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Editorial: The Border Patrol has made improvements in accountability and use-of-force. Will Trump continue that progress?

By: LA Times Editorial Board Over the past three years, the Obama administration has struggled to change a culture of violence and impunity within the U.S. Border Patrol — a culture that has tolerated excessive force against suspected border crossers, including unnecessary lethal shootings. To its credit, the government has forced some improvements in both transparency and accountability, as well as reductions in the use of force, under Customs and Border Protection Commissioner R. Gil Kerlikowske, though the agency continues to face dogged problems with bribery and other underhanded actions by some of the agents. Continue reading
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Trump’s Pick for Homeland Security Secretary Is Inheriting a Border Agency Known for Human Rights Abuses

By Vicki B. Gaubeca, Director of the ACLU of New Mexico’s Regional Center for Border Rights Next week, retired Marine Gen. John F. Kelly, President-elect Trump’s choice to lead the Department of Homeland Security, will go before the Senate Homeland Security and Governmental Affairs Committee for his confirmation hearing. If confirmed, Gen. Kelly will inherit the U.S. Customs and Border Protection (CBP): the largest federal law enforcement agency and infamous for its abusive and lawless practices. One question before committee members then is whether Gen. Kelly will check the agency’s worst practices or only make them worse. Continue reading
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Border corruption targeted

Campaign enlists public’s help fighting officials on the take By Kristian Hernandez This year at least a half dozen government agencies in the Rio Grande Valley were allegedly compromised by criminal organizations, but a new campaign aims to enlist the public’s help to end corruption across the border. Continue reading
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6 Things that President Obama Needs to do to Dismantle the Deportation Machine

Dear President Obama, In your remaining days in office, you have the ability to overcome some of your administration’s checkered immigration record.   You have a choice — you can hand over the largest immigration enforcement regime in history to an incoming administration that has promised mass deportations and human rights violations; or you can begin to dismantle some of the detention and deportation machinery and protect the human rights of migrants and their families. Continue reading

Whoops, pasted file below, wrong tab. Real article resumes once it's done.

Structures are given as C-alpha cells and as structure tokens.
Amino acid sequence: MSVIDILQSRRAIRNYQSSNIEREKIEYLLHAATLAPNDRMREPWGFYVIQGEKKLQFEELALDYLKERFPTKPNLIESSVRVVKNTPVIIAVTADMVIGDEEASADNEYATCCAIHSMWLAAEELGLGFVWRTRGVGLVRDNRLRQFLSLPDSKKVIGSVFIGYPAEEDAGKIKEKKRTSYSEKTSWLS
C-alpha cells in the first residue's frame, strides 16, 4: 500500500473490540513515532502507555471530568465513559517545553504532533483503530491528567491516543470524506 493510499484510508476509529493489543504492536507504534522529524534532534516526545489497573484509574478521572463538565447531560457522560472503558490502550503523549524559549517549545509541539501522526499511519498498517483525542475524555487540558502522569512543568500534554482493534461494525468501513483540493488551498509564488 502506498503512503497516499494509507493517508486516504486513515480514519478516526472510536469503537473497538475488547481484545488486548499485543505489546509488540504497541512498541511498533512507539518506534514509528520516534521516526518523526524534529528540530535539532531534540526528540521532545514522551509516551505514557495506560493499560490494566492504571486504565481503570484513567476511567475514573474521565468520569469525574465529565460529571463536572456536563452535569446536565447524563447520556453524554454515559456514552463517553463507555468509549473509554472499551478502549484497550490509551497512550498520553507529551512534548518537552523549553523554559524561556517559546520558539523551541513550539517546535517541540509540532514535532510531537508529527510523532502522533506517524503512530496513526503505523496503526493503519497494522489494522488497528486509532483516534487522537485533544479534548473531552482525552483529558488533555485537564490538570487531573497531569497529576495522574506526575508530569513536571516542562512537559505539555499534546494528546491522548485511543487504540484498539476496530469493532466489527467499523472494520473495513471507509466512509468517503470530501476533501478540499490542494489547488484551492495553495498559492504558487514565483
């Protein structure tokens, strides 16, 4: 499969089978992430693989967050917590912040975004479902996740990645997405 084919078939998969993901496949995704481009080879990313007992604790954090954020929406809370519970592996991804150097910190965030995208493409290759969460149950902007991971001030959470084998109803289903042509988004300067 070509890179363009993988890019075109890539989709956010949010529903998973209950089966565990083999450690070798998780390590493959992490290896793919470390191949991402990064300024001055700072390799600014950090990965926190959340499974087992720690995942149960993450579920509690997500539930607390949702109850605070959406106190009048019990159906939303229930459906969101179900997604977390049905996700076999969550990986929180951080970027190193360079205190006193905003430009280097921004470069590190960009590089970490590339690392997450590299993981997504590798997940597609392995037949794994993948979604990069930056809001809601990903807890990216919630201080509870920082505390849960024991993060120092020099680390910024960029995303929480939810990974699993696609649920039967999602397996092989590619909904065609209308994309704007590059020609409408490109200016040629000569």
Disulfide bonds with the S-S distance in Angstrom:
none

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Head of Customs and Border Protection watchdog office resigns

By Andrew Becker The head of internal affairs for U.S. Customs and Border Protection, the nation’s largest law enforcement agency, has resigned, according to an email obtained by Reveal from The Center for Investigative Reporting. Continue reading
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Local group informs people crossing border into the U.S. about their rights

By Erika Cervantes People who cross the U.S.- Mexico border to shop in San Ysidro or visit family in the area say they’re living in fear. They say it’s because of President-Elect Donald Trump and his promise to crack down on immigration. Continue reading
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Border Patrol: Agent shot man who got control of steel baton

By Associated Press The U.S. Border Patrol says one of its agents shot a man who had gotten control of the officer's collapsible steel baton during a physical struggle in southeastern Arizona near the U.S.-Mexico border. Continue reading
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Sign-on Statement by Elected Officials to Uphold Constitutional Protections Throughout the United States

We, state and local elected leaders and legislative bodies, charged with serving and protecting our constituents, do hereby express our concern that federal police powers to act without a warrant, granted to federal immigration authorities in perimeter states including California, Michigan, New York, Florida, and Texas, erode the integrity of the U.S. Constitution, jeopardize our communities, and undermine public safety for all. Continue reading
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Views from Alongside a Border

By Michael Seifert Last week I was helping clean up the small room that serves as a clinic at the Sacred Heart Respite Center in McAllen, Texas. Looking for a broom, I noticed a woman seated in a chair in the corner of the hallway, her ankle monitor plugged into a wall socket. She looked nervous and sad, and so I introduced myself. Our conversation was halting—she was from the Quiche region of Guatemala and Spanish was her second language, as she had grown up speaking her mother tongue. Continue reading
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